Van Disaster

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Posts posted by Van Disaster

  1. On 10/24/2018 at 5:13 AM, SuicidalInsanity said:

    I'd need to make some minor changes to make it legal for BAD-T IV/fix B9PW weirdness when loading an older craftfile, but that shouldn't take more than a minute or 2; other than that it should be good to go. Should I include the D.A.C. Deimos X in BAD-T IV's roster?

    Whoops, sorry - life got in the way there. If you're still short & need a bot plane, feel free - I think I did a slightly updated one post contest but no idea what state it's in ( I seem to have a Mk XII with extended wingtips, but I suspect it's not tuned ).


    On 10/29/2018 at 1:39 AM, Noir said:

    Thanks. I would have made the centre tube/fuselage wider, to make it more seamless which is how the Mk.I was. But, I didn't want  to cover up the engines to much and be consider cheaty or anything. That part isn't even connected to anything, it's just there for looks.


    This is what I was originally basing the design on. The British also had a bi-plane with a similar configuration.

    I don't know if Retrofuture is being updated still, but that did have a centre prop part -


  2. 48 minutes ago, Pds314 said:

    Like, I just made a fighter in stock KSP and it's faster than the dummy can go in stock KSP. The problem is that the Dummy cannot go very fast. 66 m/s. I think this may be due to stock KSP applying drag to the rotor disk though.

    Or it's that stock air is still gooier than FAR.

    Won't make this, been busy & didn't notice it was running again ( I'd kinda stopped visiting looking for the WW1 event :p ) - will spectate. My entry from last year is around on KerbalX still, not sure if it works as well in a current build.

  3. On 26/03/2018 at 4:30 PM, Aazard said:

    Here we go, it was the wing mass stopping me. Area ruling could be tweaked more, but it works.

    The second version has more sweep & looks like less span, so also presumably overall less drag - you concentrated on wave drag, but compared to working on absolute overall drag that is a relatively small thing & you didn't give us any other numbers in the hangar. The static panel should tell you what you need to know, it'll have a cD figure for the AoA at altitude.

  4. 17 hours ago, klgraham1013 said:

    Isn't that what people are trying to do?  If we've learned anything the past 5 years, lies can get people fired; ruin businesses.  I'm not saying this won't blow over in a few weeks.  I'm asking how saying "We aren't collecting this stuff" is somehow legal advise, or open to interpretation.  Maybe if businesses started talking like people, we would start trusting them more.

    I'm sure if it got bad enough that it was likely to actually lose sales someone would speak up - PR is cheaper than court cases ( especially random people on the internet who might not have any cash to hand over anyway ) given the legal department would spend less time on checking a release. There's many members of the public in this thread doing their job for them just fine though. There's been a few cases here of people trying to incite boycotts which I guess could be used as evidence of malicious attempts to cause material damage if there was a court case ( perhaps people should be a bit careful what they say without checking for evidence first, eh? ) but apparently not enough in a couple of days for it to matter.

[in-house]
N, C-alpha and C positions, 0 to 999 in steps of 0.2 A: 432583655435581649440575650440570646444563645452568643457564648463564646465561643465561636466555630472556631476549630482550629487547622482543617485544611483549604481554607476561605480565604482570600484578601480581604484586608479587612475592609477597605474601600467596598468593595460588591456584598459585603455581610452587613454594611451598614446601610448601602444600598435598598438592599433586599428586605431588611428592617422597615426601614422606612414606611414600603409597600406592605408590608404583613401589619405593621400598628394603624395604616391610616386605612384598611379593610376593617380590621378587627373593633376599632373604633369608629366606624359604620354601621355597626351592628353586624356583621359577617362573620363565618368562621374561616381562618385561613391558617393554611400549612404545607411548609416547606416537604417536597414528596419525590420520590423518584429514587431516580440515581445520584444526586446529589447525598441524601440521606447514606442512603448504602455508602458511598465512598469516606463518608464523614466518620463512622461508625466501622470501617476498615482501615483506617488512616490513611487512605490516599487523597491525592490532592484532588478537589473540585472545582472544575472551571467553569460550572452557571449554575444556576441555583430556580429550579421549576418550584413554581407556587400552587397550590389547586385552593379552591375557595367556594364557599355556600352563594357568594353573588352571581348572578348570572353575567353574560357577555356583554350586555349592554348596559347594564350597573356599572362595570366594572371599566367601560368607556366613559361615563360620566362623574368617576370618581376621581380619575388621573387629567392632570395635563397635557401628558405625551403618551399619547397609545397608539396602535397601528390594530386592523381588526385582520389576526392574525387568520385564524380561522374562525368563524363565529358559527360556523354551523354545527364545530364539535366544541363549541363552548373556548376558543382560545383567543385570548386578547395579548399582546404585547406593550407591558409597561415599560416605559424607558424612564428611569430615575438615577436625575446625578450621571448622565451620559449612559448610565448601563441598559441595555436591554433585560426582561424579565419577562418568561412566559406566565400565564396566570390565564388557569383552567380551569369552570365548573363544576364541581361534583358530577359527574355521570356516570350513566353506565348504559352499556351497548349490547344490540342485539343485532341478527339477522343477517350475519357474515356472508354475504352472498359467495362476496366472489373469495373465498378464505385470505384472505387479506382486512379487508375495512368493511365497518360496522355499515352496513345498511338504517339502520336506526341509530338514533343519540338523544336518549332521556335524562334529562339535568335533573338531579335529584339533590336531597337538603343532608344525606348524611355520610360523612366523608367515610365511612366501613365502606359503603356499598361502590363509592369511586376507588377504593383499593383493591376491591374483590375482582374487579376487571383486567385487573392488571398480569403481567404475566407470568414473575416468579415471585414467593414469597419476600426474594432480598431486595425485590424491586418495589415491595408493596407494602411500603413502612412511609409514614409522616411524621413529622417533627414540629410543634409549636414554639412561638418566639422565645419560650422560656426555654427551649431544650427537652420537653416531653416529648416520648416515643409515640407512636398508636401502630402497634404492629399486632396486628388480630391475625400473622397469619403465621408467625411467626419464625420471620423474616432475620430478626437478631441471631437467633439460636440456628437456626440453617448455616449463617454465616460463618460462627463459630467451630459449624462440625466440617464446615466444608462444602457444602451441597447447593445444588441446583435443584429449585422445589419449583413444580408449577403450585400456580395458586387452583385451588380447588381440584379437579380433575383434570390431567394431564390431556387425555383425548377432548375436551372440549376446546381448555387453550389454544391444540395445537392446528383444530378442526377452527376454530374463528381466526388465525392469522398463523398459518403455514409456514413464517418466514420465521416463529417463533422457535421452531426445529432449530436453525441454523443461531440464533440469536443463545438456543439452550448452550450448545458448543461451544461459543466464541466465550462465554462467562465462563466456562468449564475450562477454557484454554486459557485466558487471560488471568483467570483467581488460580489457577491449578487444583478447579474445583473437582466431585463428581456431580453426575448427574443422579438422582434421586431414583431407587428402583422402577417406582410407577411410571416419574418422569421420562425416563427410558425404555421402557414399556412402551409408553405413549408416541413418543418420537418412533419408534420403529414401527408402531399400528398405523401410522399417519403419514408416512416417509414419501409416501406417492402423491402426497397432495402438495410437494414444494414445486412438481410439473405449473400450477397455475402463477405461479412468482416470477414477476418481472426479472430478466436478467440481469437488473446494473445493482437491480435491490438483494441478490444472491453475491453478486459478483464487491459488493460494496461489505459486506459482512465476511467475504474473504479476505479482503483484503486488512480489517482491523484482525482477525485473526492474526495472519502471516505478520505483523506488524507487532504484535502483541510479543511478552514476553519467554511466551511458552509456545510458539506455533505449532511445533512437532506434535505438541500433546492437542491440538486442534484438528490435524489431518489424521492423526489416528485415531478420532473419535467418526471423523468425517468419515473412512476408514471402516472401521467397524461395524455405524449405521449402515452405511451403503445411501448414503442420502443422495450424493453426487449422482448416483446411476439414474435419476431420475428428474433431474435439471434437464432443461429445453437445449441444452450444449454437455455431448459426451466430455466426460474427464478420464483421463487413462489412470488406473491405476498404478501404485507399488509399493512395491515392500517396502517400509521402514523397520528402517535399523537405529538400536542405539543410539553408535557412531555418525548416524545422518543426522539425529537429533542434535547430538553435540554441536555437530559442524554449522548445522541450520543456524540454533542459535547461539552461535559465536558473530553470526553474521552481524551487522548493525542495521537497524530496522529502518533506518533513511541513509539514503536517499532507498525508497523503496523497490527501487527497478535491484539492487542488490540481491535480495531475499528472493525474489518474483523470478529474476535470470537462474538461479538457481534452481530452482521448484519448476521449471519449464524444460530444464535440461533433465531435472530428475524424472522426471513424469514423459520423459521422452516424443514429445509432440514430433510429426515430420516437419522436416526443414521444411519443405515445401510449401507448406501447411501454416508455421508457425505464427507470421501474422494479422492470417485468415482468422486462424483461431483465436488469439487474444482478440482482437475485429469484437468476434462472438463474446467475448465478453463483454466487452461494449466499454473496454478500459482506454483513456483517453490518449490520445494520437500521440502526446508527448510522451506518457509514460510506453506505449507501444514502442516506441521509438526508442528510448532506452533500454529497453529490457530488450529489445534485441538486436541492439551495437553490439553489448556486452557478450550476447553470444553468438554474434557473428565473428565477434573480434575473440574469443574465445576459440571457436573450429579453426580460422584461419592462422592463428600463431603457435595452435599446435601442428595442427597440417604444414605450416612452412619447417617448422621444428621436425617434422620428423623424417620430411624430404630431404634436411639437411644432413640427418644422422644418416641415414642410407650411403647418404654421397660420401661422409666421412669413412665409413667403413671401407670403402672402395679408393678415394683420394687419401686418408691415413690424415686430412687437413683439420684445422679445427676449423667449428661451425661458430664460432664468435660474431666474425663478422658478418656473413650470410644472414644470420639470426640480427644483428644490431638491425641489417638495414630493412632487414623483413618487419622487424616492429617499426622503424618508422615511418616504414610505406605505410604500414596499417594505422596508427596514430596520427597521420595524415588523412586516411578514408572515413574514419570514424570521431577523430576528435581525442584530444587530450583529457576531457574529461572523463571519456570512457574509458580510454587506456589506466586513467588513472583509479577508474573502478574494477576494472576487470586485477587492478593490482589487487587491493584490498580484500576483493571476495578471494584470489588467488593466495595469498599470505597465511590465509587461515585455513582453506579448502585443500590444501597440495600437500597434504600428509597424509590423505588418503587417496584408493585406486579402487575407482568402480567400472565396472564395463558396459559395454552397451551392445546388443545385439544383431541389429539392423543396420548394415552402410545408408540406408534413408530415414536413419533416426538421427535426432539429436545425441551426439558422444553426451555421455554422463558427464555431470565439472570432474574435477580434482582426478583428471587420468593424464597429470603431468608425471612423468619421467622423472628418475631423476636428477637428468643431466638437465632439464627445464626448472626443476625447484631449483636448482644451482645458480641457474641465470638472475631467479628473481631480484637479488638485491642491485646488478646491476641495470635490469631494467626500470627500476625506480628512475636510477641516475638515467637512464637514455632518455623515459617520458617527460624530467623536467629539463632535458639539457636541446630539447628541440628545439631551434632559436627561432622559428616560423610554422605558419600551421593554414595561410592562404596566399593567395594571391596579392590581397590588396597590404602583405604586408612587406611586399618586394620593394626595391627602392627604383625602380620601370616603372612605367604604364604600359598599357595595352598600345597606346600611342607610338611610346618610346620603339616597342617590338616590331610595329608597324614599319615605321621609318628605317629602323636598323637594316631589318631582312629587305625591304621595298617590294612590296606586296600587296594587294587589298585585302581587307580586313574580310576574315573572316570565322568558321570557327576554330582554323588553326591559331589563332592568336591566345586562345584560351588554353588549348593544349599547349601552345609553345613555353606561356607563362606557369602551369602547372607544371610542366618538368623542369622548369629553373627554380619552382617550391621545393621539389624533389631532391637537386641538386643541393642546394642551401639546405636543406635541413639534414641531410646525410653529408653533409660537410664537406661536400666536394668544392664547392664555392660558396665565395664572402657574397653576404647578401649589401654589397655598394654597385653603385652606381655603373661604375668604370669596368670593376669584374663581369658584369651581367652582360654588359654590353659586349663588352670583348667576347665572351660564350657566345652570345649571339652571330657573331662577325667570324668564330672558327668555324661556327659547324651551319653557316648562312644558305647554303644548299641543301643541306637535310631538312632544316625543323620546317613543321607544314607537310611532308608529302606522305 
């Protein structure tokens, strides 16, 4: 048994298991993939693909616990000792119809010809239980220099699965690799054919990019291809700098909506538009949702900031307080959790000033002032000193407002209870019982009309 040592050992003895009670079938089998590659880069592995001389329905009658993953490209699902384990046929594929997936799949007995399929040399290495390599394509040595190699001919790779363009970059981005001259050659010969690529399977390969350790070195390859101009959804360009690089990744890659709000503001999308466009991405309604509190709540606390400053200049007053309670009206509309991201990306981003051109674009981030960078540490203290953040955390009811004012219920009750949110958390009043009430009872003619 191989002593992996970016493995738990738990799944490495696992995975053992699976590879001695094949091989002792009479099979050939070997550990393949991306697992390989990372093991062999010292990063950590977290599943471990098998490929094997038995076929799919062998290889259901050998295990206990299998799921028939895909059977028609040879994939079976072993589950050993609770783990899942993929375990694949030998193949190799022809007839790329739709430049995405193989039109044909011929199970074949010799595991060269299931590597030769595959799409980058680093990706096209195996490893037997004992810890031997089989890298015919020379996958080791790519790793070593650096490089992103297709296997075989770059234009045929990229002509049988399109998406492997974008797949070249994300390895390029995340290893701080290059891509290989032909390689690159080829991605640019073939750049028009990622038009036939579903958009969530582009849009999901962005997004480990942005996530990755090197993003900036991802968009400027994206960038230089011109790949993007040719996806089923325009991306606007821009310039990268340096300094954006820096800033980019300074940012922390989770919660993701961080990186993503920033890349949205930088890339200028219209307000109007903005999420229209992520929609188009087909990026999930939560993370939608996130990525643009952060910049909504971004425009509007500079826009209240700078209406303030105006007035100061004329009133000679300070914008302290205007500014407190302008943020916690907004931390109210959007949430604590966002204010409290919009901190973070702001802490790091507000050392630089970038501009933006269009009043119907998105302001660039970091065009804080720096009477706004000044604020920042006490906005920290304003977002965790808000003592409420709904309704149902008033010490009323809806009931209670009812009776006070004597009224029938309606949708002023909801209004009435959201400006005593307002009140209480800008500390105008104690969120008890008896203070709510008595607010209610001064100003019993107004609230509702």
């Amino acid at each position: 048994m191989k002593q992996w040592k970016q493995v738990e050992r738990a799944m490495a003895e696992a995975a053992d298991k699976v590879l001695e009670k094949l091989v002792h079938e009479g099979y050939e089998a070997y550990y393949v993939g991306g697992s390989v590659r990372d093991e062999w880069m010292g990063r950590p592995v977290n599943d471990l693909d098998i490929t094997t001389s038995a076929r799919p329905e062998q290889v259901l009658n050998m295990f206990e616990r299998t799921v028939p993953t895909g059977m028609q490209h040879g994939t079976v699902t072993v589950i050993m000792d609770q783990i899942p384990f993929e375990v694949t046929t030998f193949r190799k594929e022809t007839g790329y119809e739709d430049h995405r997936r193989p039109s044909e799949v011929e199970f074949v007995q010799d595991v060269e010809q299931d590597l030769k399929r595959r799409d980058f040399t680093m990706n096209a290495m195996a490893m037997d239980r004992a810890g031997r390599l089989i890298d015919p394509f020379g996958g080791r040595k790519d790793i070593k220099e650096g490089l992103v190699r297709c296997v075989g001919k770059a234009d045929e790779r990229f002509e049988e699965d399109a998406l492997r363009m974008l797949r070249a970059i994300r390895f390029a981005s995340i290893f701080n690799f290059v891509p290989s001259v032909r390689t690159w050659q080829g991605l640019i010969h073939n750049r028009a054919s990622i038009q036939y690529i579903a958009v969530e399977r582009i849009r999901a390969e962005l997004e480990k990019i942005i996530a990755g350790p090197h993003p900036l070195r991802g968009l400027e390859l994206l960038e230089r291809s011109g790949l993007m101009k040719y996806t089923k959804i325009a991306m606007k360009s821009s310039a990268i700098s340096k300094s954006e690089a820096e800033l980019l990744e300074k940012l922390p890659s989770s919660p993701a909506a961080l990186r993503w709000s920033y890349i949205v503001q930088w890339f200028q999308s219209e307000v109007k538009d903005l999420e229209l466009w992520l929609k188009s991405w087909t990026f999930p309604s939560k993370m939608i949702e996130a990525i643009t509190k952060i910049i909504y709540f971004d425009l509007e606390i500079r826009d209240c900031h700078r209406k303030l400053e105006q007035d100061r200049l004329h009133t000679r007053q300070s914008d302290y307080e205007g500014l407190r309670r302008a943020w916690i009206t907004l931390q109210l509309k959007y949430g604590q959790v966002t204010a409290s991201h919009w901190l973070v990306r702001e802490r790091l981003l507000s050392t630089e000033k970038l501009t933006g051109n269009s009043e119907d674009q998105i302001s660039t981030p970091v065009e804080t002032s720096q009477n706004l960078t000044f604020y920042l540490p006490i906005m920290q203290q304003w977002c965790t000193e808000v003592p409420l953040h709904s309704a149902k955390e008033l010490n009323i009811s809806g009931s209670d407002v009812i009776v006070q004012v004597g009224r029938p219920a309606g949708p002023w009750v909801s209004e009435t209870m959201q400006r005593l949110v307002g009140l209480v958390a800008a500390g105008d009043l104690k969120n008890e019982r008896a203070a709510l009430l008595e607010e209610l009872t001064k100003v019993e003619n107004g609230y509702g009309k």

Which is the better path? ignoring hysterical untruths or validating their existence by responding?

  5. 3 hours ago, klgraham1013 said:

    So, if I start saying lies about you, you're not going to speak up?  This is real life that could affect their reputation.  Say something.

    If it causes me material loss due to damage to my reputation or something I'll sue you for libel. Otherwise, oh no - someone said something untrue about me on the internet, what will I do now!

  6. Just now, klgraham1013 said:

    It doesn't help that Squad isn't really saying anything.  I've heard the defense of "They need to talk to their lawyers to say the right thing" or something.  Is it really that hard to say "Come on, guys.  Seriously?  We're not gathering your personal info.  Cool your jets."

    KSP isn't spyware, but Squad's silence is giving people ammunition.

    Innocent until proven less than innocent, etc? it's on us to prove them guilty, and there's no evidence.

  7. 2 hours ago, Galileo said:

    Basically, we are given a unique number at birth, used for tracking benefits and other identification purposes. If someone with malicious intent was to get a hold of your social security #, they could buy a house, get a car, take out a loan, eat your lunch and dinner too, all in your name, basically screwing your credit/life up. Identity theft is a big deal in the United States, but I’m sure it is everywhere. ) 

    Interesting. We're given a unique number here when we're 16, literally only for social security transactions though. Everything else has it's own unique number, I don't know how many I have by now... good luck trying to dig up all of them, even I don't know half of them.

  8. My address is publically available given it's the billing address for my domains ( so it's linked to email if you can do some basic guesswork ). I'm ex-directory but I bet most people are in the phonebook. Everyone's on the electoral register in my country. Census data is available if you want to get it. IP addresses are logged *everywhere* ( that's what they're there for ). Learn to firewall. EULAs are just legalese fiction until it's in court, check your local consumer & data protection laws & see if it's even valid.